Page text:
The decision to go PRN as a nurse (meaning I worked 4 shifts a month), and ultimately step away from the bedside, wasn’t an easy one. If you missed that blog about why I chose to step away you can find it in my nursing category. But today, I don’t want to talk about why I stepped away. I want to focus on one of the realities I had to work through when I made that decision.
Obviously, there were a lot of factors that went into that decision but part of the reality of being self-employed is not having benefits provided. You know that you’re an adult when you have to start thinking of these things LOL. But in all seriousness, it was something that weighed heavily on my mind. I knew that not having things like health insurance was something not to be taken lightly. Most of us will never need major medical care, we’re young and healthy, but it only takes for something to happen one time for you to wish you had it. I’m not trying to be morbid here, but that is just the reality. Working as an ICU nurse, I learned that anything can happen to anyone. And four years ago, I was one of those people that something happened to.
Four years ago, I had a vasovagal syncope episode at work. What does that mean? My vagal nerve (that helps regulate your heart rate and blood pressure) was inappropriately triggered, which caused me to faint. It’s actually the most common cause of unexplained fainting episodes. They started happening a few years prior but I always had time to sit down when I started to feel lightheaded. So they were scary, but there wasn’t any major harm that came from them. Until one night when I was working at the hospital.
I was in a patient’s room, and had an episode. Except this time I didn’t feel it coming on. I fainted, and landed right on my face. When I woke up, I was so disoriented and I had no idea what happened. I then realized that I was on the floor, and I could feel pieces of my teeth floating around in my mouth. I started to realize that I had an episode but beyond that I wasn’t really processing anything else. Fortunately, I was at work, at my ICU, when it happened, and I had doctors and nurses all around me in a matter of seconds.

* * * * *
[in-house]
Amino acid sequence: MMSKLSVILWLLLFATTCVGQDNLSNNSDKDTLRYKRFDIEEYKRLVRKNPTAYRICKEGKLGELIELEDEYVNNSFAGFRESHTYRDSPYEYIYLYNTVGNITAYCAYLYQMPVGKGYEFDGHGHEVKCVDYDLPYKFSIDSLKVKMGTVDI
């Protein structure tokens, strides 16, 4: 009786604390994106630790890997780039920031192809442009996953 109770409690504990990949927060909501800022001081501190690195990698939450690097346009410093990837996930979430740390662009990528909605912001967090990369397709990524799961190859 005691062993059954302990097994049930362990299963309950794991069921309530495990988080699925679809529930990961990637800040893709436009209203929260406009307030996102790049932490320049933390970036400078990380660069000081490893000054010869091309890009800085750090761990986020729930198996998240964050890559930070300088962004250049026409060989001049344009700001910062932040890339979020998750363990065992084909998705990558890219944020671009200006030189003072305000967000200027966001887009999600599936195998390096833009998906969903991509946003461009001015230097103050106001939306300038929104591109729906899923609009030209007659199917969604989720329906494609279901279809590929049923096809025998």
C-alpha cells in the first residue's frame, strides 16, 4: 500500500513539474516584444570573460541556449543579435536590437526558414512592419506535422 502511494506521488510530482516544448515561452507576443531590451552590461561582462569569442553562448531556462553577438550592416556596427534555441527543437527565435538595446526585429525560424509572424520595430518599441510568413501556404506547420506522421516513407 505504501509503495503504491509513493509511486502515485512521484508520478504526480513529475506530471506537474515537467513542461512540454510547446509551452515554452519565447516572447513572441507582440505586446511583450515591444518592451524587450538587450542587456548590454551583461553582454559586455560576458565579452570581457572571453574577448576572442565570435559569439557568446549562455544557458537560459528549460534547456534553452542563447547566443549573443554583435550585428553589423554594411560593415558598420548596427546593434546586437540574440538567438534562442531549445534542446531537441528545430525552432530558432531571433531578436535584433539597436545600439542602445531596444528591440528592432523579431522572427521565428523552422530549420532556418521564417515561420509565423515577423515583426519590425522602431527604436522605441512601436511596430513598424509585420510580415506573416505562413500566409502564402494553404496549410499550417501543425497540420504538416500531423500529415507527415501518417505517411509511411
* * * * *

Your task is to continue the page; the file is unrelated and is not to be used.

I was brought down to the ED (emergency department) and I wasn’t comfortable by any means, but I wasn’t in the amount of pain that you would have expected given what they were about to tell me. I ended up having a huge gash right under my chin, but aside from that and some broken teeth I didn’t think things were “that” bad. Honestly, looking back I was probably in shock. Shortly after, I was told that I had one of the worst jaw fractures possible. I had fractured my jaw in 3 places and it would require them to put in several permanent screws and plates, and wire my jaw shut for 6 weeks. I remember kind of sitting there is disbelief but I then remember thinking, well what choice do I have? This just is what it is. The only option I have is to just move forward.
I was actually really lucky that night. One because I had one of the most renowned oral and maxillofacial trauma surgeons, and if you didn’t know what happened, today you would probably have no idea that they told me that usually as a result of this fracture you would have permanent jaw pain, asymmetry, and possible nerve damage. I notice a slight asymmetry when I smile but that’s it. I don’t have any pain, discomfort or nerve damage. The other blessing was my insurance. Because of my insurance, I paid less than $1,000 in medical bills for something that was over $500,000. Now, unfortunately my dental insurance was a different story since I needed multiple root canals, several implants, etc. But, my point is, health insurance is IMPORTANT. You never know what can happen to you.